Acute multiple cranial neuropathy: a variant of Guillain-Barré syndrome?
Autor(es): Lyu Rong-Kuo,Chen Sien-Tsong
Resumo: Three patients with acute multiple cranial neuropathy following benign infectious disease are reported. Complete or partial ophthalmoplegia, as well as facial and bulbar dysfunction, were noted in all. Cranial nerve involvement was bilateral. Other neurological deficits included sensory loss in two patients and transiently reduced tendon reflexes in the left arm in one. One patient had positive serum anti-GQ1b immunoglobulin G antibody during the acute phase of the illness. The cerebrospinal fluid had a normal cell count in all three patients, with raised protein concentrations in two. Electrophysiological evaluation showed peripheral nerve dysfunction in two patients. All three patients improved either spontaneously or coincident with immunotherapy. Our patients had many clinical features resembling those of typical Guillain-Barré syndrome (GBS), and hence their disorder may represent a regional variant, that is, a cranial form, of GBS. This form of GBS accounted for 5% of the GBS patient population in our series.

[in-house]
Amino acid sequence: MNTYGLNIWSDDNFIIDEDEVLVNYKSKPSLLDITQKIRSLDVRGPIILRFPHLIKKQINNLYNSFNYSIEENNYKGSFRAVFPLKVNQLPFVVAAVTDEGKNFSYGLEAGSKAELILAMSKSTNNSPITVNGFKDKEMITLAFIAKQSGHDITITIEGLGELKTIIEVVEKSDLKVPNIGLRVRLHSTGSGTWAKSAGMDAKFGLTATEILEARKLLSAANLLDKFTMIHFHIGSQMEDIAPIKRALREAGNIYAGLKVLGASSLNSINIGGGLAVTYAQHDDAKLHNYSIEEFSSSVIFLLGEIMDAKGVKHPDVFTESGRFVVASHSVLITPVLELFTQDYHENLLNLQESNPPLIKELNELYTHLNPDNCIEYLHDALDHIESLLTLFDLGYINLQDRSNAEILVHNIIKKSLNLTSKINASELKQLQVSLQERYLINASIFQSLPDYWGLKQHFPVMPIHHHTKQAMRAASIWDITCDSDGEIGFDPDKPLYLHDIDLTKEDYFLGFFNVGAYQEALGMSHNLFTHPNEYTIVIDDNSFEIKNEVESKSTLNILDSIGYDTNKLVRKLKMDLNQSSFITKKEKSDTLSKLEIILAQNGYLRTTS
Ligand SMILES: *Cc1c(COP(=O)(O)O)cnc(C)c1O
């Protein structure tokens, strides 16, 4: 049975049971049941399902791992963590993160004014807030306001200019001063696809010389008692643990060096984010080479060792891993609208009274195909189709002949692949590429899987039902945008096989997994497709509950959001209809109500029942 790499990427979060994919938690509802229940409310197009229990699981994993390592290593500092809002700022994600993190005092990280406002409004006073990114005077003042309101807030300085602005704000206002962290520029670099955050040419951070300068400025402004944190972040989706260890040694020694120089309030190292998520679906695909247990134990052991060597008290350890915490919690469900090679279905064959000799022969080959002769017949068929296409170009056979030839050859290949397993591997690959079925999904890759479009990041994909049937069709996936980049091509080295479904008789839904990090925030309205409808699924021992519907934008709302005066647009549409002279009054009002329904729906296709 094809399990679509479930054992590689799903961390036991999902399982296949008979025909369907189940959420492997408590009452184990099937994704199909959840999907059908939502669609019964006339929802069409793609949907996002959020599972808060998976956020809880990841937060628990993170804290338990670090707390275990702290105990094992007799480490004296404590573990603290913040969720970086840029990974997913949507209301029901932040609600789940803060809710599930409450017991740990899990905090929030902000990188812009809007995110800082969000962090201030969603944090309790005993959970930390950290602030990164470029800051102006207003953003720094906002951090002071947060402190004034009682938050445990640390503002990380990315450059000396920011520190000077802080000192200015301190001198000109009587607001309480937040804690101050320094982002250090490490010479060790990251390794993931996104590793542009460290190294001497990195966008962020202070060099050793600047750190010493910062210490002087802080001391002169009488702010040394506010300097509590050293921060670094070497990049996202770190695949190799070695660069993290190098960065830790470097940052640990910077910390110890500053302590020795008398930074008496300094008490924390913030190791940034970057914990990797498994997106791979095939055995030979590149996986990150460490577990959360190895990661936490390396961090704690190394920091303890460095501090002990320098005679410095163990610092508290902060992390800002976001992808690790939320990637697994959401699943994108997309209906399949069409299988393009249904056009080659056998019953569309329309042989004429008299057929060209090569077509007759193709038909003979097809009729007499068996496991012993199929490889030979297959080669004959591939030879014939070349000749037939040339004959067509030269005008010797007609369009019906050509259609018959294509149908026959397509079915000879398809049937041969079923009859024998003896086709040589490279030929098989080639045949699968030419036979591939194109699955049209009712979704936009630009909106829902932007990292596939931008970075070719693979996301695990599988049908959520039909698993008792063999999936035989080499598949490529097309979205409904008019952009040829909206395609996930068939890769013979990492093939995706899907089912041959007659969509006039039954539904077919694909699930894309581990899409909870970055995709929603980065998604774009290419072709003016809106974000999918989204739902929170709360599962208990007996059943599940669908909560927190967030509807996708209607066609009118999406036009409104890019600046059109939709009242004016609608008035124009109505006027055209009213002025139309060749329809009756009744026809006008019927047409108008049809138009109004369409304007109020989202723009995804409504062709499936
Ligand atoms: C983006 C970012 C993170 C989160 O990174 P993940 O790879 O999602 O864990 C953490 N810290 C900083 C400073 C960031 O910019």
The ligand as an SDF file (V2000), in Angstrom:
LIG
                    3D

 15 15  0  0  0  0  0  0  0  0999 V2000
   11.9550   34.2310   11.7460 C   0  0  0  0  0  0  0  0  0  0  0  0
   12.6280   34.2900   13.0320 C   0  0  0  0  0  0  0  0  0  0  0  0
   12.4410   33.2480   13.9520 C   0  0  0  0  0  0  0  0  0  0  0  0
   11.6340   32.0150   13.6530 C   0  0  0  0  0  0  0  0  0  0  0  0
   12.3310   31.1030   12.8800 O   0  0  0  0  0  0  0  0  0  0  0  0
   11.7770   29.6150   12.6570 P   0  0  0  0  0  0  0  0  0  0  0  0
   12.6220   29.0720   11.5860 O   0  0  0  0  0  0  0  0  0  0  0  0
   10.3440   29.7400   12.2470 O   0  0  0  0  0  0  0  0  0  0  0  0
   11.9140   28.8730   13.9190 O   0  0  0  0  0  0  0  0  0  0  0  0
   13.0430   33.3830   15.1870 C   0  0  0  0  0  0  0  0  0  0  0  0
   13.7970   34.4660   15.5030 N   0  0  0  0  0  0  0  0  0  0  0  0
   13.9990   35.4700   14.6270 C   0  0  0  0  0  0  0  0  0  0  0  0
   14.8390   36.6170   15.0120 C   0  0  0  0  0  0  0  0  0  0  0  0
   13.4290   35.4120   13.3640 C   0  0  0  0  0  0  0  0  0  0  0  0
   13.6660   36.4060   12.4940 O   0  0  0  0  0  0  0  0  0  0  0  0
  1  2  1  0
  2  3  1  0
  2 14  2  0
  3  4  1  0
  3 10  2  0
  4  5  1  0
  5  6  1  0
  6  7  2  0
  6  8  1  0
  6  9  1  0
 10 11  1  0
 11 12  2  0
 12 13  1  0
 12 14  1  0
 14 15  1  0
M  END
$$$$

Imprenta: Muscle & Nerve, v. 30, n. 4, p. 433-436, 2004
Identificador do objeto digital: 10.1002/mus.20136
Descritores: Guillain-Barre Syndrome - Cell ; Guillain-Barre Syndrome - Pathogenesis ; Guillain-Barre Syndrome - Proteins ; Guillain-Barre Syndrome - Antibodies ; Guillain-Barre Syndrome - Infectious diseases
Data de publicação: 2004